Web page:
I got to the Blue Lake Hut around 2:00 pm. This was 3-5 hrs earlier than the track notes suggested. Bobby joined me about 30 minutes later. We agreed then that we would push over the Waiau Pass that same day: two passes, two ascents, two descents, two hikers, two senses of judgement.

We headed onward around 3:15 pm, first stopping to check out Blue Lake and the remarkably clear waters (clearest known in the world according to the signage). Then, a quick ascent to the shore of Lake Constance, followed by an hour spent sidling above the lake shore to the far end of the lake, where we looked up to see snow poles marking a very steep, very sketchy scree path 500m straight up to the Waiu Pass.

It was 5 pm, it was still very hot.

After drinking half a litre of water, I headed up first. I felt strong, and pushed through to the top without pause and without any sense of exhaustion. I guess my body responds well to the challenges of ascents. Or it had adapted over time. I was at the top of the pass in what felt like no time, with no exhaustion or sense of great effort.

It was another 30 minutes before Bobby joined me. Although the wind was steady and cool at the pass, I was happy to wait and ensure he made his way safely to the top.

This was my time. Alone.

Surrounded by remnants of snow. Valleys below me, in all directions. As my body cooled in the fierce wind, I put on my jacket and paced up and down the ridge. My mind was clear of any thoughts beyond the moment. That moment was everything: calm, rich, satisfied, peaceful.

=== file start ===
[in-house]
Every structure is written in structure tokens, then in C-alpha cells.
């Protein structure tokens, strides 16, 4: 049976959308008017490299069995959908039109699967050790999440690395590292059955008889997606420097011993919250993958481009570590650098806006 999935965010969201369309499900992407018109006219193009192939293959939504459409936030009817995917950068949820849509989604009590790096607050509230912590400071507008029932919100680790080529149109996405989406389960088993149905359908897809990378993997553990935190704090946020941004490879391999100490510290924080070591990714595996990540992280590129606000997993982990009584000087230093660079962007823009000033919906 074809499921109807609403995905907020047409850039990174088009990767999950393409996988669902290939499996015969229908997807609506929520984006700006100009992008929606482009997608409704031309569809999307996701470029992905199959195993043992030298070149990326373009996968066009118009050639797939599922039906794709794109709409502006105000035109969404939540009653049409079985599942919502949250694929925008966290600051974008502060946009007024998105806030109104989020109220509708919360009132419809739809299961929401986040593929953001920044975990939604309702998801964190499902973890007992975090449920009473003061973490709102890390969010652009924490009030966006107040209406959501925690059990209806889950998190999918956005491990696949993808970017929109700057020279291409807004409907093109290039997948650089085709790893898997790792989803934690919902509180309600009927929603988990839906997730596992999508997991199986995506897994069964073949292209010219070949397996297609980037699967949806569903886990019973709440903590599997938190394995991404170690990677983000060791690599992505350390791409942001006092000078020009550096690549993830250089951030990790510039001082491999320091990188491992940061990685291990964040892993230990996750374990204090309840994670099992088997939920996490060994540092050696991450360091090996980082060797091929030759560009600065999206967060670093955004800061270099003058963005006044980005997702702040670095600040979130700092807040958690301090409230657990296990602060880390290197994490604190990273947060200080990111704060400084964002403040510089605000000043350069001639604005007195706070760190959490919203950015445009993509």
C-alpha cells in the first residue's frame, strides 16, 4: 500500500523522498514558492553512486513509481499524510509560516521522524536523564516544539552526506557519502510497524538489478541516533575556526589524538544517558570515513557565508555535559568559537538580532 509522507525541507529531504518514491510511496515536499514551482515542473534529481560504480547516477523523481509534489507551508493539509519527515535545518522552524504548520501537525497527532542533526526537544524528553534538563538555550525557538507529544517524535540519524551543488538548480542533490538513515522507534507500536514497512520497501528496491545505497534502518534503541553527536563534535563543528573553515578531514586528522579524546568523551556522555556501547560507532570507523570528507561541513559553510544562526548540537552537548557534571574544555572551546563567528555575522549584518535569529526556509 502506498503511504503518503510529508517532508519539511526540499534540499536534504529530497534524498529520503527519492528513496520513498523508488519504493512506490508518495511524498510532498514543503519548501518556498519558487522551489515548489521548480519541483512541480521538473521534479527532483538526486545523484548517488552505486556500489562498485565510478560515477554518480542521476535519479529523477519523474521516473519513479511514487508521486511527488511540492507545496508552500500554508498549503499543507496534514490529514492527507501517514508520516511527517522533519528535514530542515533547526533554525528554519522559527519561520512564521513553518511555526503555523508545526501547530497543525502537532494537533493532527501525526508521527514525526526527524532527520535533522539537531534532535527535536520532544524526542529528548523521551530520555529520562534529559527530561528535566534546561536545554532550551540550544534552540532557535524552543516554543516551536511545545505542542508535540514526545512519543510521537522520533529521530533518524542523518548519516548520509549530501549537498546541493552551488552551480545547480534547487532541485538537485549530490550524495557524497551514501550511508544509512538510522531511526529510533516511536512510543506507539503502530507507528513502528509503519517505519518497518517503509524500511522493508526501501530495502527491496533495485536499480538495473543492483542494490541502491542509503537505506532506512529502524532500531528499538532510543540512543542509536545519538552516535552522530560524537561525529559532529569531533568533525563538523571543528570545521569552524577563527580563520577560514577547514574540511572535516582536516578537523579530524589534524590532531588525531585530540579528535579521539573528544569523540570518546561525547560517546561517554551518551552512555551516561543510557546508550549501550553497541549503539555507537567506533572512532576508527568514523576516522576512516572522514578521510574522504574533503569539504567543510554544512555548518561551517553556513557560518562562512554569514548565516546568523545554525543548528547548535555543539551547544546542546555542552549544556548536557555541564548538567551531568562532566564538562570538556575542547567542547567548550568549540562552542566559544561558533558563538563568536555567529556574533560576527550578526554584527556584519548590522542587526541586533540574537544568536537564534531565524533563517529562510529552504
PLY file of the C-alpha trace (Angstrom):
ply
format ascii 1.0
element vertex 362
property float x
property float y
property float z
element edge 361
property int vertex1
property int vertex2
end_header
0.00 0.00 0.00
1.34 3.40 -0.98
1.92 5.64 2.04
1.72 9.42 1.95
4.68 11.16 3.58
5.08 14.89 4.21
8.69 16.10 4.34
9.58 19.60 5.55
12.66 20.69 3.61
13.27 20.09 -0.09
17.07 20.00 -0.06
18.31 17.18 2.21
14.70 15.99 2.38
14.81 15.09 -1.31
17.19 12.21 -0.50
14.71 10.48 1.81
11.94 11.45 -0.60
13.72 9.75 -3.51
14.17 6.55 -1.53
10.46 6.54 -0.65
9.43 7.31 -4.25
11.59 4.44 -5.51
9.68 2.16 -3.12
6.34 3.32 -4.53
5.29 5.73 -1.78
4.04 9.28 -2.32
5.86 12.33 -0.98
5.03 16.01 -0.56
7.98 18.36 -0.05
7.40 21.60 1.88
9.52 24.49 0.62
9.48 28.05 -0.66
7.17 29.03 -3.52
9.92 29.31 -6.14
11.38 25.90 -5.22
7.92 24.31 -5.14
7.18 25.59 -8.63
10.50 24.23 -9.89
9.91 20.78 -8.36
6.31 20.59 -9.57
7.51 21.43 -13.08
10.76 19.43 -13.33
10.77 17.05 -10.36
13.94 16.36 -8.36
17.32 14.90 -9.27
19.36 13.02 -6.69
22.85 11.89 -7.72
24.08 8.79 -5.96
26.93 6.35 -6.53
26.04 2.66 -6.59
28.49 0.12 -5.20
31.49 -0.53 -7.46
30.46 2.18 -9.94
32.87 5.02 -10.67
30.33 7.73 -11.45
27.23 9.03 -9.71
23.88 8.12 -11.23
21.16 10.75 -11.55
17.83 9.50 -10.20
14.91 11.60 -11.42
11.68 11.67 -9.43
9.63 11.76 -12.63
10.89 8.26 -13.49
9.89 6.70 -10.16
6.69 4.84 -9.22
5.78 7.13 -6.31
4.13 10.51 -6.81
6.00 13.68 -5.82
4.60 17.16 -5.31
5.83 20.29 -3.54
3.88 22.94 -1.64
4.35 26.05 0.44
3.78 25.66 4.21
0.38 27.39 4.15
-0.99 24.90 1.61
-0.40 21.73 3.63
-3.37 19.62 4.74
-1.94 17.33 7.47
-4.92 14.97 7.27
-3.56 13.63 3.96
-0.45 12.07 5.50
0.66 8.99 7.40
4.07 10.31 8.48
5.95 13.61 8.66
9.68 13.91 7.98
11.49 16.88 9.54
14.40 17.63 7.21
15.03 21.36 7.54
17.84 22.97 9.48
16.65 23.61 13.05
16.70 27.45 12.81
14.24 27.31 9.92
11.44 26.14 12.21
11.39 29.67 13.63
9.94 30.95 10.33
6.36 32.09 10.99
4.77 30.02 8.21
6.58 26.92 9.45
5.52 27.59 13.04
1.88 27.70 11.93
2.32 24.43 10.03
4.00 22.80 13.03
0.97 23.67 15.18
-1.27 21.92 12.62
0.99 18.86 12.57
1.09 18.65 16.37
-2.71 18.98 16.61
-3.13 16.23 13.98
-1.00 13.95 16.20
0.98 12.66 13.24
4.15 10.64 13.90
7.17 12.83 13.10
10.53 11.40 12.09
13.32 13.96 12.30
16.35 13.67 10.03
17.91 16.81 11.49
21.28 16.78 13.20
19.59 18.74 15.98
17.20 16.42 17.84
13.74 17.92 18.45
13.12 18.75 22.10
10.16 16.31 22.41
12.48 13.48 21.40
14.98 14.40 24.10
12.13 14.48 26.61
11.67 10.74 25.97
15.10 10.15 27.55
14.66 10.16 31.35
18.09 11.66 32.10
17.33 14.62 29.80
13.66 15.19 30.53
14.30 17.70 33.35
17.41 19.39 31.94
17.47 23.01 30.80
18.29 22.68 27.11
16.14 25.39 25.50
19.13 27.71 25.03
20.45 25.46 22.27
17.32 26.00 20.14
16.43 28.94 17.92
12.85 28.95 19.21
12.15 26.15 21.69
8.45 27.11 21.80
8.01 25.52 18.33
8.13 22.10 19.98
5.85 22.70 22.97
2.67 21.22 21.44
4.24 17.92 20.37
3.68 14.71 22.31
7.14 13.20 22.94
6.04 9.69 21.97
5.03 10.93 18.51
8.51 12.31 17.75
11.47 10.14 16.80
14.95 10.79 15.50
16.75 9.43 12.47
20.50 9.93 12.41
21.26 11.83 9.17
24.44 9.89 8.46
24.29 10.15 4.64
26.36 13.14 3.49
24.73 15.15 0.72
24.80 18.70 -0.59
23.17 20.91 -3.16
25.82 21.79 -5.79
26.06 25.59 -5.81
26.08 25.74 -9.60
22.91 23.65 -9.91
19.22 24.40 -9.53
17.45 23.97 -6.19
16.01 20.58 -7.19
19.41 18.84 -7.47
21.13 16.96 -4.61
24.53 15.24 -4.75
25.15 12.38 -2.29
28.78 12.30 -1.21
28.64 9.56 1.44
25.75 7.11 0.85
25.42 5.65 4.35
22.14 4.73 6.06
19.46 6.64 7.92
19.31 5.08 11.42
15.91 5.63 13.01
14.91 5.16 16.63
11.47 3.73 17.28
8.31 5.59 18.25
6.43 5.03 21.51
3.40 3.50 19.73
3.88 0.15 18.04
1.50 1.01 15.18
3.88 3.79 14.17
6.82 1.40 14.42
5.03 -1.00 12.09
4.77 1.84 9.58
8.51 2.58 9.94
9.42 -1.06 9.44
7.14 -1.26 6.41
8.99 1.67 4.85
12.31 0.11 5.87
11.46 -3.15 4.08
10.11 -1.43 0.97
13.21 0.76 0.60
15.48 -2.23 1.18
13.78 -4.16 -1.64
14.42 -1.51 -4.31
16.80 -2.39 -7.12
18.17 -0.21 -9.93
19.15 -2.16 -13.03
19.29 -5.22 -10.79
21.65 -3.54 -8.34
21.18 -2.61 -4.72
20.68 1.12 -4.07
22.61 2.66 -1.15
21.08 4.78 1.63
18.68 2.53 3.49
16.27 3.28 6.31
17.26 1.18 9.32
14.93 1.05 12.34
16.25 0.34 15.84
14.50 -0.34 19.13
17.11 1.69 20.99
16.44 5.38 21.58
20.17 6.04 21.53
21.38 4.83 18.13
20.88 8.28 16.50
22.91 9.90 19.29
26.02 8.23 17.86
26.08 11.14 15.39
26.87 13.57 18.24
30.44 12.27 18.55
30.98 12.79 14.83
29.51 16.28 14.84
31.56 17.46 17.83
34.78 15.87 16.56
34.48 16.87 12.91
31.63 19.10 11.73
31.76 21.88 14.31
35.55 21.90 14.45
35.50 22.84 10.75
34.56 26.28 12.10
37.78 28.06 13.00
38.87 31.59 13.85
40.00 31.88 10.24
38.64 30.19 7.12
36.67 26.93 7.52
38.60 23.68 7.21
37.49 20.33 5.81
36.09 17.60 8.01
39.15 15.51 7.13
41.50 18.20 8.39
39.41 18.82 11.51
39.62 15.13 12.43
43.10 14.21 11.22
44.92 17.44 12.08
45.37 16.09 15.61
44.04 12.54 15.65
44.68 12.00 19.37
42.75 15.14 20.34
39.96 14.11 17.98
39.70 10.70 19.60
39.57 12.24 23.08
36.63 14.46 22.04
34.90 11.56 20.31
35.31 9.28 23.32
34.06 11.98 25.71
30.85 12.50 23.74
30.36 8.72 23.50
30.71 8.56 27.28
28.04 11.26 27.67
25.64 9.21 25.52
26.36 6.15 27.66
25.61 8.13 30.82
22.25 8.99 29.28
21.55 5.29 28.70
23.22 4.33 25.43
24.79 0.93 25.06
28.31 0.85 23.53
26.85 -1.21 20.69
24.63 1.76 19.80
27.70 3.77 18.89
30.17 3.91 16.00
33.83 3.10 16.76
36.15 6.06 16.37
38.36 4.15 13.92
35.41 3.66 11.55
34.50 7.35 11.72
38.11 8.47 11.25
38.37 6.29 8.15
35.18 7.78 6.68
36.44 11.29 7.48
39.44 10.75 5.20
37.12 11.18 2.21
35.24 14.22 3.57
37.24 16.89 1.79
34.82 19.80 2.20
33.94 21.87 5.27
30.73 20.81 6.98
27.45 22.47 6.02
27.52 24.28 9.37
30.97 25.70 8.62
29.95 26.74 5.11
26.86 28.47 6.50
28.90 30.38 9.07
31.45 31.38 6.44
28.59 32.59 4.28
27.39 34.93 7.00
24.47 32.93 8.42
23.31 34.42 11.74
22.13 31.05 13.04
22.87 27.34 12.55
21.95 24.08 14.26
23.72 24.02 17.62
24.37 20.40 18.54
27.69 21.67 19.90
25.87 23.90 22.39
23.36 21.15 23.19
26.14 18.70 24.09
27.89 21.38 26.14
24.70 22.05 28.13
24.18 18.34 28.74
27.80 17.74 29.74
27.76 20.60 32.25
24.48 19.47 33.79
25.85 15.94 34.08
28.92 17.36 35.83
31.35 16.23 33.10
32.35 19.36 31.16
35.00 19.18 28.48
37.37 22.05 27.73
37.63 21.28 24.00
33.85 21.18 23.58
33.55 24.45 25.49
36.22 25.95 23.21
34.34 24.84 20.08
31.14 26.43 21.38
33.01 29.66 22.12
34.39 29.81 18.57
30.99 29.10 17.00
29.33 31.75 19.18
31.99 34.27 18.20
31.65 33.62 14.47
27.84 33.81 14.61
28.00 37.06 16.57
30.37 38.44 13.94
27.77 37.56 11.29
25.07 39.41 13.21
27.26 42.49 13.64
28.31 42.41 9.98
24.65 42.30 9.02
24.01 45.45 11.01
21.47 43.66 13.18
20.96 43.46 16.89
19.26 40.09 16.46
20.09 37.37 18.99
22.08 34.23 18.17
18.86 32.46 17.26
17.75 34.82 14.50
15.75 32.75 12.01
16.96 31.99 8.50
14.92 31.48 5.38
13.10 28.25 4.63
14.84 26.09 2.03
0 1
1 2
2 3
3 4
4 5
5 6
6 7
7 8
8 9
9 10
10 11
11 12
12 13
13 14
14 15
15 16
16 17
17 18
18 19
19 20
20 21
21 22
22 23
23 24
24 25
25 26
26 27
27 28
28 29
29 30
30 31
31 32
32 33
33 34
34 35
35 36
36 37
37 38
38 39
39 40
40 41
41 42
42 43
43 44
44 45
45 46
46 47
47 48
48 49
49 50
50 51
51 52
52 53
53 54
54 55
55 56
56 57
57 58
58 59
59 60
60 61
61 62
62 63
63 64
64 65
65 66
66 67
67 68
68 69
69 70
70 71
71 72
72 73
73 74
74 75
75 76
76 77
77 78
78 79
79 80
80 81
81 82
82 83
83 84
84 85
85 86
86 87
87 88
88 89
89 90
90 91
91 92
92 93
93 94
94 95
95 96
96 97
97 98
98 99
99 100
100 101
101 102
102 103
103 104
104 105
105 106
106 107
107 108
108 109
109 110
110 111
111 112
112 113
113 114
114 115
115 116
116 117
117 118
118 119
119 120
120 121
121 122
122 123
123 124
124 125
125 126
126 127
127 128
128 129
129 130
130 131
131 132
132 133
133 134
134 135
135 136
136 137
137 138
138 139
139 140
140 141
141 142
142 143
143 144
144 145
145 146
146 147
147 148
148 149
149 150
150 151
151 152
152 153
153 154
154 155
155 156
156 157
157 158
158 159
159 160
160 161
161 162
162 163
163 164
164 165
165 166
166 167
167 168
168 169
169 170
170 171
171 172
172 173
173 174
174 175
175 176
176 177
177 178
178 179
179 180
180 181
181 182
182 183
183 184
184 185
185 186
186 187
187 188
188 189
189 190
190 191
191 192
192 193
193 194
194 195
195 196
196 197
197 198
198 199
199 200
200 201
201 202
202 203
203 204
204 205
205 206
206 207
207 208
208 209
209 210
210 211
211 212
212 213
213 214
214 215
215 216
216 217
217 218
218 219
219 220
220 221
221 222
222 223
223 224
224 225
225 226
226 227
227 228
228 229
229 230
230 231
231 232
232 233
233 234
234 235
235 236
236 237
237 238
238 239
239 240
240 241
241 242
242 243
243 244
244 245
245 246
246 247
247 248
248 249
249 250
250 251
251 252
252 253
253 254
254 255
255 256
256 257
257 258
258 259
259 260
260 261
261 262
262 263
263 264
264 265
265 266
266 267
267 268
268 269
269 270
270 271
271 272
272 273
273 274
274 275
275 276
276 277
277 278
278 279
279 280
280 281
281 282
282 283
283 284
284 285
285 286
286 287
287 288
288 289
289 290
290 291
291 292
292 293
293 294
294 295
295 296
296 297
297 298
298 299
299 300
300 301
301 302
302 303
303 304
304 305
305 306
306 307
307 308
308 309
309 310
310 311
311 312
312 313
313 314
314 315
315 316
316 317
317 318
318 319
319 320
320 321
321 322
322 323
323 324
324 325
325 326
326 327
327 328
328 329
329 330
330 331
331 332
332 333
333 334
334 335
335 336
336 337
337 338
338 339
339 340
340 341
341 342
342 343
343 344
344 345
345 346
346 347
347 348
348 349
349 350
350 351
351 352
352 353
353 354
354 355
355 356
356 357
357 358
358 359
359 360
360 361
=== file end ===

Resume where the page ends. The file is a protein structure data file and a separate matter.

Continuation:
It was profound contentment.

Bobby arrived. I offered him a cigarette. We sat on the rocks in silence.

“This is it, Bobby. This is what I came here for.”

I pointed all around us.

But I was not really talking of the landscape. I was speaking to that moment. The moment of calm contentment.

My emotions were such that I could say no more. I had no words.

We sat in silence. In peace.

After some picture-taking we began our descent. The trail became very challenging at points. More so because of near-exhausted legs that finally hit a breaking point, stressed by nearly 12 hours of ascents and descents. It was nearly 9 pm before we finally arrived at the Waiau Forks and an awesome wee campsite in the cover of trees.

Racing now against the dark, tents were assembled, stoves fired up, and supper was prepared. I finished my meal in the dark, standing because I knew if I sat my legs would stiffen and I would not be able to get up again. Finally, I retreated to my tent and fell asleep, despite a pronounced, throbbing ache and pain in my knees. The exhausted ending of a remarkable, physically and emotionally epic day.